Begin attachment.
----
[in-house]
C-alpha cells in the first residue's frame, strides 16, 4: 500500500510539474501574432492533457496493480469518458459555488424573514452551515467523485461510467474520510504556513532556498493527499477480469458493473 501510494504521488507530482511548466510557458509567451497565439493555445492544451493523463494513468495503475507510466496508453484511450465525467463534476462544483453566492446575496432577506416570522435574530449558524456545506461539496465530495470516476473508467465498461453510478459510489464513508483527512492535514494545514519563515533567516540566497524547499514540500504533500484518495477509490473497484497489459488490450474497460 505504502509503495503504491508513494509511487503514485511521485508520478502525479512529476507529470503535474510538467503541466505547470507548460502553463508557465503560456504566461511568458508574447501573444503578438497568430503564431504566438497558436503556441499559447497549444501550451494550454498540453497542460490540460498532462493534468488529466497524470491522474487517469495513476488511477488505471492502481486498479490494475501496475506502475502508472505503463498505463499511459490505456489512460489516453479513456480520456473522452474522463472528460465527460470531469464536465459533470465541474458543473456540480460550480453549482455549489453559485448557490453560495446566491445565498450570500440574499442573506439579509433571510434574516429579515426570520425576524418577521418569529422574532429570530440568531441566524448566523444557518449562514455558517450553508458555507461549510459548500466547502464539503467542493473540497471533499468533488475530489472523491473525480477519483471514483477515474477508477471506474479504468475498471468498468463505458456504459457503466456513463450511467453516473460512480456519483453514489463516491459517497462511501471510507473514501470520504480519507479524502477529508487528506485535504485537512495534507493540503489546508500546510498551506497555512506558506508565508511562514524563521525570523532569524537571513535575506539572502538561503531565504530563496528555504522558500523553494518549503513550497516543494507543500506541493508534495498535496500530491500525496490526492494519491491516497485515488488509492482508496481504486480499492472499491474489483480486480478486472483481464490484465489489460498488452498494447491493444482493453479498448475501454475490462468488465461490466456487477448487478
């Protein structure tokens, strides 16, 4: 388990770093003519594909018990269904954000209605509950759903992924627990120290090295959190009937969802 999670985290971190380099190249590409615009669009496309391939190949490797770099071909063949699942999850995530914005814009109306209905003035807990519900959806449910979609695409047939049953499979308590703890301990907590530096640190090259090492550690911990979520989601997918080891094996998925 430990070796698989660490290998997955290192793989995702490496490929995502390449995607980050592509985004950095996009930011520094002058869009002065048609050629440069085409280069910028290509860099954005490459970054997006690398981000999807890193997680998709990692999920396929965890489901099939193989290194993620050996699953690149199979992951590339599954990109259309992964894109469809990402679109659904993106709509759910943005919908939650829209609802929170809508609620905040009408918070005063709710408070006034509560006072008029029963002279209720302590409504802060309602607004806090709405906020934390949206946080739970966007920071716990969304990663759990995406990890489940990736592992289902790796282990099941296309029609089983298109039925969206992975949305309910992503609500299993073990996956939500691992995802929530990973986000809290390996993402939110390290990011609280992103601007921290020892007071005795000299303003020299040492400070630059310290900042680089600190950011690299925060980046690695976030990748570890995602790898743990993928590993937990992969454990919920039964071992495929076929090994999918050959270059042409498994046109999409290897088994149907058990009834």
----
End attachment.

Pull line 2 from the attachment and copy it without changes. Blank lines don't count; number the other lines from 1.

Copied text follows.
C-alpha cells in the first residue's frame, strides 16, 4: 500500500510539474501574432492533457496493480469518458459555488424573514452551515467523485461510467474520510504556513532556498493527499477480469458493473 501510494504521488507530482511548466510557458509567451497565439493555445492544451493523463494513468495503475507510466496508453484511450465525467463534476462544483453566492446575496432577506416570522435574530449558524456545506461539496465530495470516476473508467465498461453510478459510489464513508483527512492535514494545514519563515533567516540566497524547499514540500504533500484518495477509490473497484497489459488490450474497460 505504502509503495503504491508513494509511487503514485511521485508520478502525479512529476507529470503535474510538467503541466505547470507548460502553463508557465503560456504566461511568458508574447501573444503578438497568430503564431504566438497558436503556441499559447497549444501550451494550454498540453497542460490540460498532462493534468488529466497524470491522474487517469495513476488511477488505471492502481486498479490494475501496475506502475502508472505503463498505463499511459490505456489512460489516453479513456480520456473522452474522463472528460465527460470531469464536465459533470465541474458543473456540480460550480453549482455549489453559485448557490453560495446566491445565498450570500440574499442573506439579509433571510434574516429579515426570520425576524418577521418569529422574532429570530440568531441566524448566523444557518449562514455558517450553508458555507461549510459548500466547502464539503467542493473540497471533499468533488475530489472523491473525480477519483471514483477515474477508477471506474479504468475498471468498468463505458456504459457503466456513463450511467453516473460512480456519483453514489463516491459517497462511501471510507473514501470520504480519507479524502477529508487528506485535504485537512495534507493540503489546508500546510498551506497555512506558506508565508511562514524563521525570523532569524537571513535575506539572502538561503531565504530563496528555504522558500523553494518549503513550497516543494507543500506541493508534495498535496500530491500525496490526492494519491491516497485515488488509492482508496481504486480499492472499491474489483480486480478486472483481464490484465489489460498488452498494447491493444482493453479498448475501454475490462468488465461490466456487477448487478